This is a summary of my academic research which aimed to show whether the success of Steam Games can be evaluated before their release, without knowing anything about their reception. The idea was to evaluate a concept rather than a nearly-finished or even a released game.
One could probably get very nice predictions of a game’s sales after several days or weeks following its release and looking at YouTube, Twitch, reviews, social etc. But I wanted to know whether it’s possible to estimate a game’s potential early on, making it possible to e.g. suggest changes during development which would make the final product more successful.
When I started my research, I had only one measure of success available – the average number of players from Steam Charts. I later obtained data about owners from Steam Spy hoping to simply infer owner numbers from player numbers. However, there is not enough correlation between these two types of metric. I don’t believe it’s due to an error. There are, for example, games sold in bundles or just very cheap games. These get high sale figures but not necessarily profit or player base.
It’s been almost a year since I started my Steam games analysis so here’s a little summary.
Investigate how well post-release success of Steam games can be predicted from basic information about games (available before release). My first intention was to use reviews, YouTube view numbers, social networks activity etc. These are, however, hard or even impossible to obtain from the past. Hence, I decided to completely omit this sort of data and focus solely on the idea of how much a game itself is important.
I used to think that it was media coverage, YouTube and Twitch view numbers etc. that drive sales. But maybe we shouldn’t ask how much coverage a game got in order to understand its sale figures. Perhaps the right question is why it got this amount of coverage. This is not random – we don’t usually hear about games that don’t have anything interesting to offer but rather games that do something right, bring something new to the table, were developed by experienced devs etc.
Since the beginning, I’ve been trying various machine learning models as it’s almost impossible to predict which is going to provide the best results. And since the beginning, Random Forest has been out-performing other models. I started to like Random Forest and didn’t really care much about the others. That’s generally a bad idea unless you’re 100% confident. I wasn’t.
I tend to think of data mining as a two-stage process: data acquisition, and preprocessing is the more boring and often quite time-consuming part. And then there are the actual predictions. That’s where we use machine learning. If you don’t know anything about that, you might want to scroll through this ridiculously beautiful introduction. However, this is also the part where you might realize you did something wrong earlier and so it usually iterates between tuning the data and training models.
I purposefully did not include data about reviews and overall reception to see if games are predictable based on what kind of games they are. It’s hard to tell what the result should be. Some might say it’s impossible to predict anything from that but I definitely expected at least some correlation.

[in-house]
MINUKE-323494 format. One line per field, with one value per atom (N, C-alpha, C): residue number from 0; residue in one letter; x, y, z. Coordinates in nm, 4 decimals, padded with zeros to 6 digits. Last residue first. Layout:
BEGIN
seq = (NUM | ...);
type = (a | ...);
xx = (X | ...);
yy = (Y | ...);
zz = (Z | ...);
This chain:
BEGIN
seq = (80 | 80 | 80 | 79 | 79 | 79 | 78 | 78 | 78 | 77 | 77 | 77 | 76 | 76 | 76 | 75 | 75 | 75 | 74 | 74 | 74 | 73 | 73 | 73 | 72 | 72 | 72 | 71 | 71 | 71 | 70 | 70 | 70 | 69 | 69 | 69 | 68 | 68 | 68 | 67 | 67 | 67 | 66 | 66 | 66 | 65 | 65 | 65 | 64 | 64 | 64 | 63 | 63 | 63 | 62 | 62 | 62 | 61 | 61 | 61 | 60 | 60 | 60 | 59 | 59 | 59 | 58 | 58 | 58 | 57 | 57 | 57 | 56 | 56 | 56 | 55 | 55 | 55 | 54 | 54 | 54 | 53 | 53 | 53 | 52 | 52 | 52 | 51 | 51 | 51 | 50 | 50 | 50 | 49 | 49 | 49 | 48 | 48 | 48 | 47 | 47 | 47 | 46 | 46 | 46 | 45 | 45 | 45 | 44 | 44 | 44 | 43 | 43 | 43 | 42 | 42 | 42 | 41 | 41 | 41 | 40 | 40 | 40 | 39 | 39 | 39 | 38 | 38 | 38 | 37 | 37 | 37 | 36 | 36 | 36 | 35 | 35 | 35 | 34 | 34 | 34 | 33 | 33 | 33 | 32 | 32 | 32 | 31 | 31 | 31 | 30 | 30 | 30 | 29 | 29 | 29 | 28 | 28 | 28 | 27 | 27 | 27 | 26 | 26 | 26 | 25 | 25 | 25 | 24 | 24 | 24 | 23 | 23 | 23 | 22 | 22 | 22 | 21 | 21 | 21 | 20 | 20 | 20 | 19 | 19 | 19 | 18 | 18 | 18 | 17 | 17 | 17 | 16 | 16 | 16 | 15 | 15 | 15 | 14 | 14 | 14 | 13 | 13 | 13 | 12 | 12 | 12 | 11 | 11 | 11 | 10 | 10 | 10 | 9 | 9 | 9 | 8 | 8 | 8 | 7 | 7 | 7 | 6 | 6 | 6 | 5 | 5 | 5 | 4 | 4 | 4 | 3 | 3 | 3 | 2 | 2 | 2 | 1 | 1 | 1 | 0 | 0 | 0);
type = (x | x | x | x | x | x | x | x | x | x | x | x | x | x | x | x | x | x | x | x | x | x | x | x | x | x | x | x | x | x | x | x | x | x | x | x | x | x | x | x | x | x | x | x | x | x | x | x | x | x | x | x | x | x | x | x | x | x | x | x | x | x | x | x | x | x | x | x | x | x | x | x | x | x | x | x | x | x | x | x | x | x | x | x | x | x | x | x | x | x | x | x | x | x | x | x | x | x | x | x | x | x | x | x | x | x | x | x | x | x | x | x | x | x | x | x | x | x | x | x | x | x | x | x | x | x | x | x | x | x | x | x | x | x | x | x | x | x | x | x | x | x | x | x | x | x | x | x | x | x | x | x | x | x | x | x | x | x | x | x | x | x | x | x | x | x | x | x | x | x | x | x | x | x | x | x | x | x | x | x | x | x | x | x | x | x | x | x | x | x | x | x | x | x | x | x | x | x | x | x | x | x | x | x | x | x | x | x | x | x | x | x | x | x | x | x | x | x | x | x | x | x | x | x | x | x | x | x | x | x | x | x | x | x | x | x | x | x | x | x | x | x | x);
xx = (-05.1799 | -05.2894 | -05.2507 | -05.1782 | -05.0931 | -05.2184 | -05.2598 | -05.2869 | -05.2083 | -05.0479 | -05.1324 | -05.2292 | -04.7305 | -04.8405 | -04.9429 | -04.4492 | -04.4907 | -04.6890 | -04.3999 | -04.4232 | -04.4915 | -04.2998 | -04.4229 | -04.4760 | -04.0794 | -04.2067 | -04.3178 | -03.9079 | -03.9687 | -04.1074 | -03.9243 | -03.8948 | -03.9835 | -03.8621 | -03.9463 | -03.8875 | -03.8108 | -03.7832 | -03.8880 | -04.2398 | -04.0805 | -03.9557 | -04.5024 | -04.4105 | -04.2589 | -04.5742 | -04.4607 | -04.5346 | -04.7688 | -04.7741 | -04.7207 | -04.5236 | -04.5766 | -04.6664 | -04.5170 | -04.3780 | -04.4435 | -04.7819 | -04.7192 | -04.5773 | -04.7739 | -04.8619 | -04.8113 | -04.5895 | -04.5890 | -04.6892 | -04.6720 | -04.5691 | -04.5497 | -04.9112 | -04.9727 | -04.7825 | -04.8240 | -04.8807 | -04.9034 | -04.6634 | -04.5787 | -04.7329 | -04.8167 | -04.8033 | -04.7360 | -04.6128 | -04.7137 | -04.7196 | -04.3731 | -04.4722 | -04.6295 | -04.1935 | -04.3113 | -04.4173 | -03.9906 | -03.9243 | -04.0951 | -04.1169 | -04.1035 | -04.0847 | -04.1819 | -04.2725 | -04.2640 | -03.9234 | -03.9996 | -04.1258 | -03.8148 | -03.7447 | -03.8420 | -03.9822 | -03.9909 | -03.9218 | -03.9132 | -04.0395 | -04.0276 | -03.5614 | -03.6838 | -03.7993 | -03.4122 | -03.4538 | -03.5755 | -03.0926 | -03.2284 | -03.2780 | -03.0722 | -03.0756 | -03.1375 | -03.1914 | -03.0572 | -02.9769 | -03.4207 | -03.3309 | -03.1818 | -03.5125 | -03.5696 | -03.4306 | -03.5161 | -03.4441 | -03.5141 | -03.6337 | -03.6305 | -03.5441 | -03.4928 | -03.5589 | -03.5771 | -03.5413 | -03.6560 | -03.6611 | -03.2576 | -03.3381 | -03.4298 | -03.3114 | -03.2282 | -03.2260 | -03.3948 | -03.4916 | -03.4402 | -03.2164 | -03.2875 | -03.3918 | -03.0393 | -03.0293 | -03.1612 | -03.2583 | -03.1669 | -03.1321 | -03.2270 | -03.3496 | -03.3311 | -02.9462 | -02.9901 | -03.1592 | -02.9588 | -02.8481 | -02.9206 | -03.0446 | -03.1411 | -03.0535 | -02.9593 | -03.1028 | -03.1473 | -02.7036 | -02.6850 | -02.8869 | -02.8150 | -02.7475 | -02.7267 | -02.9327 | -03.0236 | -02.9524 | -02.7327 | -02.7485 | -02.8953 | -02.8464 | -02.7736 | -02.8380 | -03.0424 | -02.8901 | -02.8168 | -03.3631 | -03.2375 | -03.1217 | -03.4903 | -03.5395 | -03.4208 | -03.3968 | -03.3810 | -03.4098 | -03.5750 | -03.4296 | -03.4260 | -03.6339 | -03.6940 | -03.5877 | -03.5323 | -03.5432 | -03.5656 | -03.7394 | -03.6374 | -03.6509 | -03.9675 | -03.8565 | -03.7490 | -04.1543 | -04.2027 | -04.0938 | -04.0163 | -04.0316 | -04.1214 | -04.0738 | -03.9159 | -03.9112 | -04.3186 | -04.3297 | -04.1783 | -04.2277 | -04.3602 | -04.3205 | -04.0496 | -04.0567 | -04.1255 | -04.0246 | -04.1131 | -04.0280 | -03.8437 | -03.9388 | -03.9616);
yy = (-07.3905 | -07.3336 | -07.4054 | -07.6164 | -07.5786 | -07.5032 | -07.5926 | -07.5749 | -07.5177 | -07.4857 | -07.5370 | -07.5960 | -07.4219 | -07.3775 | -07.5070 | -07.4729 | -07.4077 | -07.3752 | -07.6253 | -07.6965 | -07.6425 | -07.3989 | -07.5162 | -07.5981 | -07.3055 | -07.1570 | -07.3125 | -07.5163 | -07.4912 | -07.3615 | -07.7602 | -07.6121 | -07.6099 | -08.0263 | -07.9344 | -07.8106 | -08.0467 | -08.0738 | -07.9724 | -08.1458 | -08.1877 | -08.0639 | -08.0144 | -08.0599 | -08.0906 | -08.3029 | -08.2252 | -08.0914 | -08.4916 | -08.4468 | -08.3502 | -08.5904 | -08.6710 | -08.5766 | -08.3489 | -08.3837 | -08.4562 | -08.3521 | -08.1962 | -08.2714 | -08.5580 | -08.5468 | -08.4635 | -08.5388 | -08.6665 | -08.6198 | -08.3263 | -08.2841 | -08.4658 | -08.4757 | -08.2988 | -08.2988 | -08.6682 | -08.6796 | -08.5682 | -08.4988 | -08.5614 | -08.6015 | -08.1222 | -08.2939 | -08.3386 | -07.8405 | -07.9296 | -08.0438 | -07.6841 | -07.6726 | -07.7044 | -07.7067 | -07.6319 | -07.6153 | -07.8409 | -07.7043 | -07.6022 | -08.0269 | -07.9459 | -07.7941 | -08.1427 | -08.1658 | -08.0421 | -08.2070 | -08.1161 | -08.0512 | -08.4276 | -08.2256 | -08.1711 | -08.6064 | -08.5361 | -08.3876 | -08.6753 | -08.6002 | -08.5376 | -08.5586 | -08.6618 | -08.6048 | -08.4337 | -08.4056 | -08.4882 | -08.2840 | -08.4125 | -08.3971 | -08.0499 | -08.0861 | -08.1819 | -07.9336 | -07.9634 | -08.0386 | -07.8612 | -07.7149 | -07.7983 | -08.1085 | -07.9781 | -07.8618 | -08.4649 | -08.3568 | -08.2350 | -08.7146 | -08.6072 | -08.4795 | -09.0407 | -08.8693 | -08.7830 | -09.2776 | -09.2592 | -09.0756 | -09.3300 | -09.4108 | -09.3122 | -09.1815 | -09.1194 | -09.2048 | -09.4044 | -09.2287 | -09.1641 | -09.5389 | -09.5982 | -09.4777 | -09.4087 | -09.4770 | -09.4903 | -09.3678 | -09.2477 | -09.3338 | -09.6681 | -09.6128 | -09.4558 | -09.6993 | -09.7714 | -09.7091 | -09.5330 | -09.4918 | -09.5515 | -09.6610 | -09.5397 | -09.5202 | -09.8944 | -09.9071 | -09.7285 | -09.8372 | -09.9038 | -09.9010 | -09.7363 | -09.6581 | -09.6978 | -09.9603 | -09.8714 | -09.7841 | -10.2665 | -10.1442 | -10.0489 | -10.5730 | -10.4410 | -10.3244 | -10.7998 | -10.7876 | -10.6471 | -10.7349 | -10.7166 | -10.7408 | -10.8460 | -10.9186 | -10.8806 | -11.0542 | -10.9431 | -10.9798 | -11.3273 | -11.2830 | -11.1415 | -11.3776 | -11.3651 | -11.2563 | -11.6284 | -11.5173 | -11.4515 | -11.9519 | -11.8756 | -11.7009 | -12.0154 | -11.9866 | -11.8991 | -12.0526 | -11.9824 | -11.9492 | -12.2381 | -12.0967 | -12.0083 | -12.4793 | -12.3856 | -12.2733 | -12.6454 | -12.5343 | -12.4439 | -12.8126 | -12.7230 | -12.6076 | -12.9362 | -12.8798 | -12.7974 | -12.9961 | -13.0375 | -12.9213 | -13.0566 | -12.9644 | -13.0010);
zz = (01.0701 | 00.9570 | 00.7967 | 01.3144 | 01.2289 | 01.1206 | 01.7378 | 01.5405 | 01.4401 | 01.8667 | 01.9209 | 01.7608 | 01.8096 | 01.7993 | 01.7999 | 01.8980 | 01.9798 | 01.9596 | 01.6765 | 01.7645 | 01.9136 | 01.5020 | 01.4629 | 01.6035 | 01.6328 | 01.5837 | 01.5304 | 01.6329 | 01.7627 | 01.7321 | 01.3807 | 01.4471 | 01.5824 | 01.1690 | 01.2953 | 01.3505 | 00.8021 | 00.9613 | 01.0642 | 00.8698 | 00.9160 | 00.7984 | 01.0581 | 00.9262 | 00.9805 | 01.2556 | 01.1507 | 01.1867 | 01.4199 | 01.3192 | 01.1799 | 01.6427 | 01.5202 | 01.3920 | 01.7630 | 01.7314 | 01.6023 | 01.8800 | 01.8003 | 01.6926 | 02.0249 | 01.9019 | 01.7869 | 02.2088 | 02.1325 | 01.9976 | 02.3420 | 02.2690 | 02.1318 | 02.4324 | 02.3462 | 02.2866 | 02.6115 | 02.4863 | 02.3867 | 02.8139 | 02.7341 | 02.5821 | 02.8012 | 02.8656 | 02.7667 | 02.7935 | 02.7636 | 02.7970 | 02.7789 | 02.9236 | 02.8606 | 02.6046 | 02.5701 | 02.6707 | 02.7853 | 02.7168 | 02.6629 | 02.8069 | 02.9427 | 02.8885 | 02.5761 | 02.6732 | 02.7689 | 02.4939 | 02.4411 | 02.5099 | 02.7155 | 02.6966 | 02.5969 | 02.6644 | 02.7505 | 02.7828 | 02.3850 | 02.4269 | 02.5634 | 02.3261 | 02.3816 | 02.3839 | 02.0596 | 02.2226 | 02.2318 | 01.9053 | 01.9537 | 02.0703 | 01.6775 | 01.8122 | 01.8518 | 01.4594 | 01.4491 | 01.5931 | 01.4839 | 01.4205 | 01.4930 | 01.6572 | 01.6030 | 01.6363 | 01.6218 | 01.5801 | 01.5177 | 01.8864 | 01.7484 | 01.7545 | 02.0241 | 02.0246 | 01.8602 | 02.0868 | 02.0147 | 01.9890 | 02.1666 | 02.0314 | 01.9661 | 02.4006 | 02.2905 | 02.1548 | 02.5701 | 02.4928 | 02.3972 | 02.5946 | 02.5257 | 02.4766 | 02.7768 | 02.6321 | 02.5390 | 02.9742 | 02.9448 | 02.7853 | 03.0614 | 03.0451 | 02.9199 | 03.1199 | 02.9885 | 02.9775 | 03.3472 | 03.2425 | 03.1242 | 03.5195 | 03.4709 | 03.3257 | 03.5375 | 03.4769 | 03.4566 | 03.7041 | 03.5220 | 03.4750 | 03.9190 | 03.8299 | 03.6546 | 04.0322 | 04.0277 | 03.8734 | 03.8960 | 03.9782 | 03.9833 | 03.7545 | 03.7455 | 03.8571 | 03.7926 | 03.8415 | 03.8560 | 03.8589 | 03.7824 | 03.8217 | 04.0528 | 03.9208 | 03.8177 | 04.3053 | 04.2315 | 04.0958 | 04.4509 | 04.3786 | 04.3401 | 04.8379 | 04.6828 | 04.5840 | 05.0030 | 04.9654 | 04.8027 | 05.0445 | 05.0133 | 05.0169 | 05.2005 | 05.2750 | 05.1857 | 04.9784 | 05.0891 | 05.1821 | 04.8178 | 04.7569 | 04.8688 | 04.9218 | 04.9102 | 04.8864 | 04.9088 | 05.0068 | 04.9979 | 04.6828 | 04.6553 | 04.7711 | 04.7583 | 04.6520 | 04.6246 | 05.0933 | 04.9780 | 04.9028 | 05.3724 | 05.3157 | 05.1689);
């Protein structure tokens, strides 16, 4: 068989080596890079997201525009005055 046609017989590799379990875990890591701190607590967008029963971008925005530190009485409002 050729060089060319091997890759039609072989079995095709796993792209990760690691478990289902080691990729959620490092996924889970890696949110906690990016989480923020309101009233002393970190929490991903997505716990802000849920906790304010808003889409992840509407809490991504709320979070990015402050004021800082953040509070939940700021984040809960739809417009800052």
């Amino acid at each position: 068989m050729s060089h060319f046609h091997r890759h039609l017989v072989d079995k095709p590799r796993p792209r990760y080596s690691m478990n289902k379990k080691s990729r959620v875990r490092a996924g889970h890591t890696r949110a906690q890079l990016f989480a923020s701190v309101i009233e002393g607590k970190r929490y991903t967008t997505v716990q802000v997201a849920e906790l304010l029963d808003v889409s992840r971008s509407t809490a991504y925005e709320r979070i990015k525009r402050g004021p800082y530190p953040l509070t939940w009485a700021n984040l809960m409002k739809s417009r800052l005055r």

Let’s look at the data we have available. On October 17th, 2015, I downloaded info about more than 6,000 games released on Steam. Thankfully, Steam offers an API which was enough to get most of the info I wanted. Sadly, there are some missing or even incorrect pieces such as release dates. This led to some games being left out of the dataset and some having an incorrect release date attached to them.
Besides the API, I parsed user tags directly from HTML. This is one of the questionable attributes which changes a lot after a games’s release but I’ll get to that at some point. In order to retrieve launch prices, I had to use something else than Steam as it only shows the current price. steamsales.rhekua.com has really good historical data regarding sales and I might actually find more use for that.
I filtered out free-to-play and Early Access titles, and left games released since August 1st, 2012 till June 31st, 2015. I needed data from steamcharts.com which was launched in July, 2012. After some cleaning, I obtained a dataset of 3,021 games. There are some games missing but that should have close to no effects on the results.
On 30th August 2012, Steam launched Greenlight with the idea of bringing promising games on Steam with added exposure. However, Greenlight has since received a lot of criticism for not doing its job very well. Because I gathered info about games released from August 2012 to July 2015 (as discussed in this post; for those who won’t read it – I excluded free-to-play games and those in Early Access), I decided to take a look at how successful all these games have been.
Unfortunately, I wasn’t able to find out which of the 3,021 games in my dataset have been Greenlit as Valve doesn’t really like to mention Greenlight (I wonder why). But it can be safely assumed that most of the games released since the beginning of 2014 have gone through Greenlight.
How does one measure success of games? Since Valve doesn’t make sale numbers public, this is quite a difficult task. steamspy.com has been gathering the number of owners for each game but not for long enough. I decided comparing games between each other will have to suffice for now, hence I used steamcharts.com to obtain the average number of players in the first two months after a game’s release. In addition to not being a reliable measure, I had to compensate for the fact that the provided tables only contain numbers for calendar months. Still, it should be enough to give us an idea as to how popular each game was after its launch.